FRANKFURT German retailer Metro AG (MEOG.DE) is proceeding with plans to separate its wholesale and food business from its consumer electronics chain, predicting both units can achieve an investment grade rating without needing a capital increase.
Metro, Europe's fourth-biggest retailer by sales after the likes of Carrefour (CARR.PA) and Tesco (TSCO.L), said a supervisory board meeting on Monday had approved the plan. The consumer electronics business will keep a 10 percent stake in the new wholesale and food specialist business to strengthen its capital base, Metro said in a statement.
Some analysts had expected that the retailer, which outlined the plan in March, could need to raise as much as 900 million euros (751.85 million pound) in fresh capital to achieve an investment grade rating for both businesses.
Bernstein analyst Bruno Monteyne said the consumer electronics business could still decide in future to sell its stake in the food group, achieving the same result as a capital hike, but without the need for shareholder approval.
"Metro has avoided a rights issue by giving it an option to do one in the future by the backdoor," he said.
Shares in Metro initially jumped after the retailer said in its statement that it expected both new units to achieve investment grade status without requiring a capital increase. But they later erased gains and were down 0.8 percent at 27.75 euros by 1455 GMT.
The STOXX Europe 600 Retail .SXRP index was down 0.1 percent.
Metro reiterated that the demerger would be complete by mid-2017 and said the group would be split into two organisationally separate entities on a pro-forma basis from Sept. 30, 2016.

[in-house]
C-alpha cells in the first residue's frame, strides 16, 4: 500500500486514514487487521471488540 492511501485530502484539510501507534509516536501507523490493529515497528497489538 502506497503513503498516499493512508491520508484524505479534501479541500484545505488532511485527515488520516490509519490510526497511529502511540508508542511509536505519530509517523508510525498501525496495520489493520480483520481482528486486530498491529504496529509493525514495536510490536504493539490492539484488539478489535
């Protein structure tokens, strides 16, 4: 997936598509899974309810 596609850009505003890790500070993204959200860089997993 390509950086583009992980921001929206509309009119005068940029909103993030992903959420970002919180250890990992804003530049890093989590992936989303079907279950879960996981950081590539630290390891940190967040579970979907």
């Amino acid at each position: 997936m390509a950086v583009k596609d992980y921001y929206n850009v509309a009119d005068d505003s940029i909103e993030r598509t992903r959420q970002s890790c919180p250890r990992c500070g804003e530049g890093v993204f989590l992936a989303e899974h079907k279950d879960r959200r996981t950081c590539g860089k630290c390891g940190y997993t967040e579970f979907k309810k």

It said almost all of the group's existing financial liabilities would be assumed by the wholesale and food company.
Metro has spent several years restructuring and selling non-core businesses such as its Kaufhof department stores, to focus on its Metro cash-and-carry business and Media-Saturn electronics chain.
Under its latest plan, Metro wants to spin off the cash-and-carry business and its struggling Real hypermarket chain, which together have sales of about 38 billion euros, leaving Media-Saturn as the main holding of the core group.
Metro proposed that its Chief Finance Officer Mark Frese should become CFO of the consumer electronics unit, while Christian Baier, current finance chief of the cash and carry unit, would take over the role at the wholesale and food group.
($1 = 0.8973 euros)
(Reporting by Maria Sheahan and Emma Thomasson; Editing by Ludwig Burger and Susan Fenton)